I've always had this nagging feeling that there was something amiss in the world of SUDS. I thinks the whole acronym thing is a clue here. SUDS stands for Sustainable Urban Drainage Systems. I have even seen it written as Sustainable (Urban) Drainage Systems. It's that Urban bit that stands out. Why in particular should a drainage system be Urban, rather than rural or suburban?
And if it is urban, should SUDS be restricted to urban areas? Are SUDS necessarily a green solution to the problem of surface water run-off? Or just a good solution for densely packed areas where flooding might be a problem?
Maybe it's that word Sustainable at work again, but SUDS have somehow been incorporated into the Code for Sustainable Homes as a must-have feature. You might think that a good old fashioned soakaway would be just the ticket but the Code calls for something a little more sophisticated than this. It requires you to provide robust hydraulic design calculations referred to in key guidance documents such as The SuDS manual (CIRIA C697, 2007) and Preliminary rainfall runoff management for developments (EA/DEFRA, 2007).
Blimey. Sounds like you need an expert! Indeed you do. Suitable professionals may be found in a variety of disciplines, such as engineering, landscape design or hydrology.
Now experts have a habit of recommending complicated solutions and the Code experts have cooked up a real beauty here. It now seems that if your site doesn't pass the porosity test for normal soakaways, then the Code requires that you fit a rainwater harvesting system to act as a holding tank for surface water run-off. Now rainwater harvesting systems are all fine and dandy (or at least many people think they are) but not even their biggest fans think that they are to be confused with SUDS, as their purpose is quite different.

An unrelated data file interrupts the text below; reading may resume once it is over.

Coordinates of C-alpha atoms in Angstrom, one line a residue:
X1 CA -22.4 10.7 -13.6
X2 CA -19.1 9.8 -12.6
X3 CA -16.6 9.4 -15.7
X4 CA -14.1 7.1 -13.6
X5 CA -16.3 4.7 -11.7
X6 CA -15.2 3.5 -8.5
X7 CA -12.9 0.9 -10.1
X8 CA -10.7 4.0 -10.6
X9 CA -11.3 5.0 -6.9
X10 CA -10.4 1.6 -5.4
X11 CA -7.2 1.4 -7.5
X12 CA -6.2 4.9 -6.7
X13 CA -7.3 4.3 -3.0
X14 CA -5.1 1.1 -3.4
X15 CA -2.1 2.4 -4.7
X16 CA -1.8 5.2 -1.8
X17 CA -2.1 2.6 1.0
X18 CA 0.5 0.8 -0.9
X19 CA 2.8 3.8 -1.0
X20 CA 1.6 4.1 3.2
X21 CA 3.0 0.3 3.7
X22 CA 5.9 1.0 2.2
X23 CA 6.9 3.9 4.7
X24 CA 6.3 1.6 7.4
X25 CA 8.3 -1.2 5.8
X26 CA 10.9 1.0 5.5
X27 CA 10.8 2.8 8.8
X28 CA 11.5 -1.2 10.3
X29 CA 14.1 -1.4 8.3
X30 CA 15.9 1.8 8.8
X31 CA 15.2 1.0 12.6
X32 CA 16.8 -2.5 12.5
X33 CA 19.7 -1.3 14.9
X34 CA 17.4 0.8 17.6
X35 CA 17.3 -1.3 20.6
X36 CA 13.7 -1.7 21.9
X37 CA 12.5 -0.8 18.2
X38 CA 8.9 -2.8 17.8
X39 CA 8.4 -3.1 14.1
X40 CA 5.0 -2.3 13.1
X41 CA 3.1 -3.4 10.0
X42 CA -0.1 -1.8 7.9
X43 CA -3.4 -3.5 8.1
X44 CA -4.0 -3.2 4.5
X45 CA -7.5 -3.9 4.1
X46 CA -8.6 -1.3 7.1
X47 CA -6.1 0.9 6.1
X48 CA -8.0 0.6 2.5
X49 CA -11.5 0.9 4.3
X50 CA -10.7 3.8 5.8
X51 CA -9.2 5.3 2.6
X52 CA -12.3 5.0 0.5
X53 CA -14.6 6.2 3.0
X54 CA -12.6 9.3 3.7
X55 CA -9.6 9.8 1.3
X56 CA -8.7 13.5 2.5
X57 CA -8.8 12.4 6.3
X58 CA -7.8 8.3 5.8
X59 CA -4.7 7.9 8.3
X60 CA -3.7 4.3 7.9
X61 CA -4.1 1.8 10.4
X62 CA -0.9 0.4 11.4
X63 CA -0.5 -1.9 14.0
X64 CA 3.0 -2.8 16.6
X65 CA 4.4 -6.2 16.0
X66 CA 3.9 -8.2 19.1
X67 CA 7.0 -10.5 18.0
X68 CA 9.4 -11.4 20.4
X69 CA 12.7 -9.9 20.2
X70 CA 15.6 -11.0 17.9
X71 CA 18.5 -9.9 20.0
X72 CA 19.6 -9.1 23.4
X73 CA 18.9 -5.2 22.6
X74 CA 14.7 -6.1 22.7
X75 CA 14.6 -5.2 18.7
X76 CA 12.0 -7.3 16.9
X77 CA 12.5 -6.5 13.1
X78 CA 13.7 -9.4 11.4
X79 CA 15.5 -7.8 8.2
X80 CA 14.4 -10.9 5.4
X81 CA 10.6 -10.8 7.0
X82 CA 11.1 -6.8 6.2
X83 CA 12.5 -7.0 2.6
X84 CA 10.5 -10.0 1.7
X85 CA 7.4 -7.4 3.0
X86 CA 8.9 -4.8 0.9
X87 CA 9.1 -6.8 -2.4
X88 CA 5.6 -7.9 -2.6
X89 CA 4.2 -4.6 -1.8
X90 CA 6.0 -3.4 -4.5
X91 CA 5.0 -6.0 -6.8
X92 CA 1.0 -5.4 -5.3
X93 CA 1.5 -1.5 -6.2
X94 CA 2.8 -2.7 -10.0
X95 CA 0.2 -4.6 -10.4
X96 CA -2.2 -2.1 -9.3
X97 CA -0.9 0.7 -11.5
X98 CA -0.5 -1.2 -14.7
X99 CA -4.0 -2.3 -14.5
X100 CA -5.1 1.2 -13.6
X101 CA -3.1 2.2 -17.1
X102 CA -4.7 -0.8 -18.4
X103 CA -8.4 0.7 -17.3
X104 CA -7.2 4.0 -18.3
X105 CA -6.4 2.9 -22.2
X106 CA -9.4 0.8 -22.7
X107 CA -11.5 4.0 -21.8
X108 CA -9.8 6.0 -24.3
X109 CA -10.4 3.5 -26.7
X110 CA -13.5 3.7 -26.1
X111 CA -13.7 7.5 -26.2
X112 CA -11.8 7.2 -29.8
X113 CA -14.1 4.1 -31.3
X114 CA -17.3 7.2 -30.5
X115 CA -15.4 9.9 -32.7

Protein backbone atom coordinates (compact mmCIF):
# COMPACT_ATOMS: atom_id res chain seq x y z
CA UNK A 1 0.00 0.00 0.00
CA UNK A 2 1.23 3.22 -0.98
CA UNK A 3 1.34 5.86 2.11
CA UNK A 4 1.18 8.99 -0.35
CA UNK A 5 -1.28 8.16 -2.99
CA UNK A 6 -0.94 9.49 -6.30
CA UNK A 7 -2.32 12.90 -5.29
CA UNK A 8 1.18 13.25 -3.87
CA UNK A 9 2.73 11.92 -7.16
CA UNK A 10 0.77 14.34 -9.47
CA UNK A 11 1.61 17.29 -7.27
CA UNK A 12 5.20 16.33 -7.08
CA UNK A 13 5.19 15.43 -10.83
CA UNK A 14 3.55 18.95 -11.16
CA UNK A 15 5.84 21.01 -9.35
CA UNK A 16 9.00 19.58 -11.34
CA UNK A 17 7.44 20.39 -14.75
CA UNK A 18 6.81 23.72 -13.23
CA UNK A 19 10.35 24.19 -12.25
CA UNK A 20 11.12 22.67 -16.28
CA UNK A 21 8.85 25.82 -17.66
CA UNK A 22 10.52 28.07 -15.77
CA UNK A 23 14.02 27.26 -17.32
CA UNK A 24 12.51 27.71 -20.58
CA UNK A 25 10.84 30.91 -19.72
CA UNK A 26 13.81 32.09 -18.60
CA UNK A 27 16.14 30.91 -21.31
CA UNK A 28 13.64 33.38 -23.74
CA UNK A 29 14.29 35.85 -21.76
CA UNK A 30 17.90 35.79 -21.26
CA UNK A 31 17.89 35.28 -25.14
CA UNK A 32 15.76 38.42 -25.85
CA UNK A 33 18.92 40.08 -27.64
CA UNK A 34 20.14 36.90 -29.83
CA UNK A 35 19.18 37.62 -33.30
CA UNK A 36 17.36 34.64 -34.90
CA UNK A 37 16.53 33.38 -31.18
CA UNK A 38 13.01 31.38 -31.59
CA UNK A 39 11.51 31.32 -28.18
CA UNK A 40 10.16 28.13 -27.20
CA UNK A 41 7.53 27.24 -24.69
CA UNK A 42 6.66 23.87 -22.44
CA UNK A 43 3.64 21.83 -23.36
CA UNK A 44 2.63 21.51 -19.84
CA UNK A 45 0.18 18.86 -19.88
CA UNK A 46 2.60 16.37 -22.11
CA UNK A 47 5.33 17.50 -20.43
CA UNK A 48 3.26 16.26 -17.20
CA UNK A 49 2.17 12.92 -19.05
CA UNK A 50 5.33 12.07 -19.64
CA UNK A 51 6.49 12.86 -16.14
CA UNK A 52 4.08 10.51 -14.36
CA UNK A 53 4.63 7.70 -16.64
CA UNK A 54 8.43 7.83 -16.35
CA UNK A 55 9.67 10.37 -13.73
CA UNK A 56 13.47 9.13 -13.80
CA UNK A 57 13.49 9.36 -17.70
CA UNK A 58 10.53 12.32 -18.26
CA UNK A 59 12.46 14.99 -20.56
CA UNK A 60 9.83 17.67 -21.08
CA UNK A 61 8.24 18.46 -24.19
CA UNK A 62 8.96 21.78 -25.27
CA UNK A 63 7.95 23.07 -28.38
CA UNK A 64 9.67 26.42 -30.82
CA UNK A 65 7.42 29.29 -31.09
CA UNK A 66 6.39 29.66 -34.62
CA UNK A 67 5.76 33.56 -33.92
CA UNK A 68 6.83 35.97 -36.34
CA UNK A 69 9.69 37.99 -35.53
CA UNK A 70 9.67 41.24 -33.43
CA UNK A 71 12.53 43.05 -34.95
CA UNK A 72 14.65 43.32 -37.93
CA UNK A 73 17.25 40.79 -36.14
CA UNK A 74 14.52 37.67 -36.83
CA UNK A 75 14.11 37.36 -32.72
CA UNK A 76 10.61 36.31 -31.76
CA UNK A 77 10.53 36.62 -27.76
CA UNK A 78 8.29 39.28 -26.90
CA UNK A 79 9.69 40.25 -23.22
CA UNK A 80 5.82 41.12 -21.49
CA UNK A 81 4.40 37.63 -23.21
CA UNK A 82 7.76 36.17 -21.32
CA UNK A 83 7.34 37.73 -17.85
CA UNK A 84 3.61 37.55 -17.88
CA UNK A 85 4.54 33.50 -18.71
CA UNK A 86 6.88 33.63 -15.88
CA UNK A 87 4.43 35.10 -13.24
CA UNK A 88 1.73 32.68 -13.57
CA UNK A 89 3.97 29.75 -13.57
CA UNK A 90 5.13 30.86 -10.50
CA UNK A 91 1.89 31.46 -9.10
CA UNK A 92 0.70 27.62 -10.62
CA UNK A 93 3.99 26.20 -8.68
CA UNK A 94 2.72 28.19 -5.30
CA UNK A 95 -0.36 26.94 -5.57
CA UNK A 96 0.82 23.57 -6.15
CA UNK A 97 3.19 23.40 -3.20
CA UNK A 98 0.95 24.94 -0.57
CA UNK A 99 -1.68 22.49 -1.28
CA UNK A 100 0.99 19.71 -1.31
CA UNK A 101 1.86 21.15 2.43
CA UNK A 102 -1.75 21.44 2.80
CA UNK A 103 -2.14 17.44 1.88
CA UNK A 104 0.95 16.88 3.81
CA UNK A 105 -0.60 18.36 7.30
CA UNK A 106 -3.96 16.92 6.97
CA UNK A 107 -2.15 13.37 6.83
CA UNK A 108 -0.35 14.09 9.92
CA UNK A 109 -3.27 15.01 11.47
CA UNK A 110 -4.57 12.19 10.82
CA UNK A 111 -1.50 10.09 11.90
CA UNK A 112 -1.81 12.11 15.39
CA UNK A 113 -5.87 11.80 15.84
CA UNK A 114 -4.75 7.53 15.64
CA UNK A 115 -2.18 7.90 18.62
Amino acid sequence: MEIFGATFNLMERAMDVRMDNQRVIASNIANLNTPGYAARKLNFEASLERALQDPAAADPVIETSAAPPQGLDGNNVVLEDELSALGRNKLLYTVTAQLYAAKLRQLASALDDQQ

A SUD system is basically just an engineered-but-still-dumb soakaway, whereas as rainwater harvesting system needs a good deal of management and lots of bits added onto it in order to function correctly. As well as being expensive to install (maybe £3,000 per property), they also have to be maintained.
But the way it stands, if you are on a site where conventional soakaways will not work then, in order to get to Code Level 3, you will have to fit Rainwater Harvesting. Not to deliver low levels of water use within the household (for which it is designed) but to act as a SUDS-compliant soakaway (for which it isn't). And that would seem to include sites well away from urban areas.
Have a look at this video of some of the recent Queensland flooding and ask yourself how your rainwater harvesting system would have coped. Or, for that matter, just about any SUDS system you could dream up.